What Are My Rights as a Passenger in a Car Accident?
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Passengers who are injured in car accidents are innocent victims who could face lifelong impacts and insurmountable medical expenses. At NST Law, we pride ourselves on being champions for injured victims. We specialize in providing legal representation to those who have been injured in car accidents, including passengers.
Can I sue for compensation if I’m a passenger in a car accident?
You may be eligible to file a claim against the at-fault driver’s insurance. Passengers can recover compensation for all property damage and injuries. The types of compensation you can recover include the following:
1. Economic damages. Economic damages are monetary losses stemming from the accident. These include:
- Medical expenses
- Lost wages
- Damage to personal property
2. Non-economic damages. Non-economic damages are immeasurable losses that do not have an exact monetary value. These include:
- Pain and suffering
- Loss of capacity to enjoy life
3. Punitive damages. Punitive damages are awarded as a punishment against an at-fault driver whose blatant and intentional disregard for safety caused the accident.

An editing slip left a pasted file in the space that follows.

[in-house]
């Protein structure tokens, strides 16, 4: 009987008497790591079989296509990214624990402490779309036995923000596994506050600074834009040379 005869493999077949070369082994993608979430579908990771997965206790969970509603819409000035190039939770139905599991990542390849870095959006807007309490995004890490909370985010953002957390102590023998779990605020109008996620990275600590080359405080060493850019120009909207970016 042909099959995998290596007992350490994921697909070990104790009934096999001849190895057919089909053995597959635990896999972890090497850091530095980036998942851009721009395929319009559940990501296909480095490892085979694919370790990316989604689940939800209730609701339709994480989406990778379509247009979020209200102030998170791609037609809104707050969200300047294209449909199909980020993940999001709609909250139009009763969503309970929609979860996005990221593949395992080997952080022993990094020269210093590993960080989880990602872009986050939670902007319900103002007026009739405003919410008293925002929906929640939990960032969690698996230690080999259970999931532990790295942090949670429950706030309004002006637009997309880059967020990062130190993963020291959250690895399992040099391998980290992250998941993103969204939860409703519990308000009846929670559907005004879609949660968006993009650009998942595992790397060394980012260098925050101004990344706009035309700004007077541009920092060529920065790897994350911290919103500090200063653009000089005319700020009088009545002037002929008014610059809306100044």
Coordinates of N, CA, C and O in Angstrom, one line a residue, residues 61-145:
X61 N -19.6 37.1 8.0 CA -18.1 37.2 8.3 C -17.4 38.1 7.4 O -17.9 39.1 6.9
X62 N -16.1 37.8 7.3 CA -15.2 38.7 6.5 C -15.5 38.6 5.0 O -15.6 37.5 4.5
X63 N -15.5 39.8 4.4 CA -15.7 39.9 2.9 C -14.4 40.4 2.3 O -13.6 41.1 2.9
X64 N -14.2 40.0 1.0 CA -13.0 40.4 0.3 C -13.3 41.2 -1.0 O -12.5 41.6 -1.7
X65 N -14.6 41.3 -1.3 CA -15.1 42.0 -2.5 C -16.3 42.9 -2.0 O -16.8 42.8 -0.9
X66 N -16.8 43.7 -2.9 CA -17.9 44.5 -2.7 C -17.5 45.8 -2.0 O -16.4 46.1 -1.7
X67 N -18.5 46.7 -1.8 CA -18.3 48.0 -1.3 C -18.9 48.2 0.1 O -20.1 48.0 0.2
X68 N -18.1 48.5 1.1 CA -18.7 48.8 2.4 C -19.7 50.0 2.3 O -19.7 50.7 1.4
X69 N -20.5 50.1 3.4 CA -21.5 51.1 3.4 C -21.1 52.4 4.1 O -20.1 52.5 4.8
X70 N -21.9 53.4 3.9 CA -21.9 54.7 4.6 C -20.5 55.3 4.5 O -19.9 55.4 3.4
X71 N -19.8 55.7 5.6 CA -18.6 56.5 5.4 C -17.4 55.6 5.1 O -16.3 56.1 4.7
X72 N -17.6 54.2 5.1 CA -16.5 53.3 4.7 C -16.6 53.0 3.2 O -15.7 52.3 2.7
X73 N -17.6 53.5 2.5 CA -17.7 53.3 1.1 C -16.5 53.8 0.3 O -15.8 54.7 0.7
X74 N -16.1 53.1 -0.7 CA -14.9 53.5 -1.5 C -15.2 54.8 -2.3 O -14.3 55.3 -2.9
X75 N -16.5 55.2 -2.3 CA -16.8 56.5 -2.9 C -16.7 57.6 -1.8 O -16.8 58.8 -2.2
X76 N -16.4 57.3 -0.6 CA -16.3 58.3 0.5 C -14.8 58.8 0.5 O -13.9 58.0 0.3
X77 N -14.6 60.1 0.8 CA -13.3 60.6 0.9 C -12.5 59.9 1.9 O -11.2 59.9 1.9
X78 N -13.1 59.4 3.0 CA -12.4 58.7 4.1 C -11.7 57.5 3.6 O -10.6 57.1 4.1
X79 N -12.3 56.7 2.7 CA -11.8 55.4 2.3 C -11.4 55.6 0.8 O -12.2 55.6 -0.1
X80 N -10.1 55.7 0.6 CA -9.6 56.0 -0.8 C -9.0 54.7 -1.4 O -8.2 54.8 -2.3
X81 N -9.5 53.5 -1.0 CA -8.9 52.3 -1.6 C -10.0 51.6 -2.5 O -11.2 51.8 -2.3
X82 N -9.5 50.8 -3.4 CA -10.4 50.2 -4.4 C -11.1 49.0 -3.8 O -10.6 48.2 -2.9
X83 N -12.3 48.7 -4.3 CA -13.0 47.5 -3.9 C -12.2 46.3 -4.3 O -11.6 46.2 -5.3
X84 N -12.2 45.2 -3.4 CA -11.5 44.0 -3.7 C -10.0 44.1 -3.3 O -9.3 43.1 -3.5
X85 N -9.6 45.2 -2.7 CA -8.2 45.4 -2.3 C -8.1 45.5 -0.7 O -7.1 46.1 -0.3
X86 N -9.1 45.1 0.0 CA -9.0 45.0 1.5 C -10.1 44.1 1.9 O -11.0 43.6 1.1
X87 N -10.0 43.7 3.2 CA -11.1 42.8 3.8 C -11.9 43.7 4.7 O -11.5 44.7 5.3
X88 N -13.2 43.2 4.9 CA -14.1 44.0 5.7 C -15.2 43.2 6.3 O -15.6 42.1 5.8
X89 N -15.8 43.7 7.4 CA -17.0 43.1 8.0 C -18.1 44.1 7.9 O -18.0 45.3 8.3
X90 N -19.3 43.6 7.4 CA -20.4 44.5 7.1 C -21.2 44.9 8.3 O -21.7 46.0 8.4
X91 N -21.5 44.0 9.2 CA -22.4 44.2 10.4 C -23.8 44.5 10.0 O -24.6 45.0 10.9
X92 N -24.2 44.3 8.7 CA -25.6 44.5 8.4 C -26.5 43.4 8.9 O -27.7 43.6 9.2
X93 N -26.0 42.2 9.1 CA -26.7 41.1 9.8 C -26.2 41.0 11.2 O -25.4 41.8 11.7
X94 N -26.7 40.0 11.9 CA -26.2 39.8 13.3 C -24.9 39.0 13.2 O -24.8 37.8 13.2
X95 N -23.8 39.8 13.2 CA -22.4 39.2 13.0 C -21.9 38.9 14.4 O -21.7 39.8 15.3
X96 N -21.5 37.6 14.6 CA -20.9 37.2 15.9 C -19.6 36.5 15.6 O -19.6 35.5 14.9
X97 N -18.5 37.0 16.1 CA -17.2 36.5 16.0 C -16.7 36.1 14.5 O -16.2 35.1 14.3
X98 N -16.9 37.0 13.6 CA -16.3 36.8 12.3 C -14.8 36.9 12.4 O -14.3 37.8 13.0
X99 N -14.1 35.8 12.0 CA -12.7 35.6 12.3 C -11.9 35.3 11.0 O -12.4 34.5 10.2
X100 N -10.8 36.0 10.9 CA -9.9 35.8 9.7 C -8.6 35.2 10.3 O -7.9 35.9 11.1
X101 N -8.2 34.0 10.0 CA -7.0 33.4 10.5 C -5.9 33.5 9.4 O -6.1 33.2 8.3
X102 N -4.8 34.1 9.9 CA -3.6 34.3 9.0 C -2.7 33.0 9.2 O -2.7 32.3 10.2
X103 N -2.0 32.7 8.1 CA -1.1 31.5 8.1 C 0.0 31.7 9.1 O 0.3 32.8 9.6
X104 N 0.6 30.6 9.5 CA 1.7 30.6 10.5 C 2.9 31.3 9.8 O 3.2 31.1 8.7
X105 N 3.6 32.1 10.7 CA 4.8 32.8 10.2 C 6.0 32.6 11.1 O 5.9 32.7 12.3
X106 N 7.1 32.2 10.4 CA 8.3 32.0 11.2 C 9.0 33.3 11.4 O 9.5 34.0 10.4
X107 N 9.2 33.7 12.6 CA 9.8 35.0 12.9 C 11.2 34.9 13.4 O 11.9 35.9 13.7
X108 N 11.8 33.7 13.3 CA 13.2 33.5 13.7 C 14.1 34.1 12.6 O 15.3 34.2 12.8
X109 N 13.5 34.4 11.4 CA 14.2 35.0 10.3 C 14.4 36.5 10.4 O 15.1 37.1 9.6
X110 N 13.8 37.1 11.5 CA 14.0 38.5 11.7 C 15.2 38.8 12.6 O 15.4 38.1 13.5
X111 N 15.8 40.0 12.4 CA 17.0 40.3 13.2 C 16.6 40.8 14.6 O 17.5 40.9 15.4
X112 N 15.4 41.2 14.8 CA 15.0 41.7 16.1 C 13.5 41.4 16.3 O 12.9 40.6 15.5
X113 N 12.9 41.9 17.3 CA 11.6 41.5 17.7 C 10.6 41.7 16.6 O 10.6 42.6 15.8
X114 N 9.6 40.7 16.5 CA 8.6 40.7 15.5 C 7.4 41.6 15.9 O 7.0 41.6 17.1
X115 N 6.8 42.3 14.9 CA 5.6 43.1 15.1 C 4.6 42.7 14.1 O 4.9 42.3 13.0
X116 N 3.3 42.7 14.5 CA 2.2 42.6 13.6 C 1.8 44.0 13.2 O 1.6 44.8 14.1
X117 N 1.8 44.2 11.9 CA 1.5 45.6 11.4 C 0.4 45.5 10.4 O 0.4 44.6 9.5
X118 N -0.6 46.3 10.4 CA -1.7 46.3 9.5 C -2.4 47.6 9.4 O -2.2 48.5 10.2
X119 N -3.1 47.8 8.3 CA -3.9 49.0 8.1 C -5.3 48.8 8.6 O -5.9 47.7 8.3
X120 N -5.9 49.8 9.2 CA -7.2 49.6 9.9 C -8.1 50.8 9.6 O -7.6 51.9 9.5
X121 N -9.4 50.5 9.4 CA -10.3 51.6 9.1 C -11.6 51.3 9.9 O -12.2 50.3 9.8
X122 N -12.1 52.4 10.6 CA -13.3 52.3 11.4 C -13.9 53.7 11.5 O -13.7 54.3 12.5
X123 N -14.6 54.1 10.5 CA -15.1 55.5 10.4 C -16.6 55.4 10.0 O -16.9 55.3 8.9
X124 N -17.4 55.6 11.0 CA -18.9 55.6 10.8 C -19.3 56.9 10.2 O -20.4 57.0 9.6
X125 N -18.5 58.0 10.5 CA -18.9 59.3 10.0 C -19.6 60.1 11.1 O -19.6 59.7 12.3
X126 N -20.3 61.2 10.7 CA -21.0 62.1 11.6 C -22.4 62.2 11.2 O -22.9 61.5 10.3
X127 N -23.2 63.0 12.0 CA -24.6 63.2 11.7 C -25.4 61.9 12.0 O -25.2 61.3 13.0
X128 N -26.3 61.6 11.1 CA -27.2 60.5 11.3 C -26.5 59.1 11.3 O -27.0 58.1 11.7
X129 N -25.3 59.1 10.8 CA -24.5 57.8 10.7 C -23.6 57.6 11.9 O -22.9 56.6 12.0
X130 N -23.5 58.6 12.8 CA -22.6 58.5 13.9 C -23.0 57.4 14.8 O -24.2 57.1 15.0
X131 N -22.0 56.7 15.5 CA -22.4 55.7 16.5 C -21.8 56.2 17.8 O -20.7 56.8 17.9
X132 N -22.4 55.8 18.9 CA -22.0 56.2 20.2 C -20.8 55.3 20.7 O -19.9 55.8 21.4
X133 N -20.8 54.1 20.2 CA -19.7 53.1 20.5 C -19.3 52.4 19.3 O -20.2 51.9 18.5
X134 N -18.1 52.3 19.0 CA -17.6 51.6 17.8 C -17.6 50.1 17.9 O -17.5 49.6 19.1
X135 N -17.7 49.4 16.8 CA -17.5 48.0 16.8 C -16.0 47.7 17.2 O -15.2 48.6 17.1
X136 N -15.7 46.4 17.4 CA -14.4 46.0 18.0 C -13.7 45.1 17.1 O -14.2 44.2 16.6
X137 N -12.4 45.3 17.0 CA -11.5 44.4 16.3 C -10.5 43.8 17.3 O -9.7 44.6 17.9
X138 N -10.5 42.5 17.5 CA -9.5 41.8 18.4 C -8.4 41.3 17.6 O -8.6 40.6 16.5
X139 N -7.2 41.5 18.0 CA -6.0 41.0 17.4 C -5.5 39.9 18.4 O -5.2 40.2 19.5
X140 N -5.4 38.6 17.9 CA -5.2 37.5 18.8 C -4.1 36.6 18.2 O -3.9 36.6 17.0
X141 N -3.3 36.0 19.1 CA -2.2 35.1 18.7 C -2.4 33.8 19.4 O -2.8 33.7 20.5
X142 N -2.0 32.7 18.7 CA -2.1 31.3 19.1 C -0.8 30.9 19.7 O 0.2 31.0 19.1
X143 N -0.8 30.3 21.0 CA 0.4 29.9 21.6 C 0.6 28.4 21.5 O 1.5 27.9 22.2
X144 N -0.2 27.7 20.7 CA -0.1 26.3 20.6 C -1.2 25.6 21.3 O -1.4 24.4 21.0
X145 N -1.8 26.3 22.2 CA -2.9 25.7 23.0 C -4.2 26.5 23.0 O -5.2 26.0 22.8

Multiple factors can influence the amount of compensation you receive. These factors include:
- The extent and impact of your injuries
- The insurance coverage of the at-fault driver
- State-imposed limits on non-economic and punitive damages.
Who might be liable for my injuries after a car accident?
Establishing liability in an accident can be a long process. A detailed investigation may be required to determine what caused the accident and who is at fault. Liability may or may not rest with the driver. There are many factors to consider in car accidents, which could point to the liability of the following:
- The driver of the vehicle in which you rode
- The driver of an opposing vehicle
- The owner of any vehicle involved if the driver is not the owner, including businesses with whom the driver is employed
- Vehicle manufacturers or vehicle component manufacturers if the accident was caused by faulty equipment (such as a defective airbag)
- Federal, state, or local governments when road conditions cause the accident
- Bar or liquor store owners who knowingly allowed an intoxicated individual to drive
- Rideshare companies
- Construction companies
It is possible for multiple parties to be jointly liable. Parties that are more than 50% at fault can be liable for all damages, both jointly and severally, depending on the location of the accident.
What if I have to sue my family member?
No one wants to financially harm a family member or create family tension through a lawsuit. If you were injured in an accident involving a family member, an experienced car accident attorney could investigate the accident in detail to determine the true causes of the accident. This may reveal that your family member is not at fault or only partly at fault.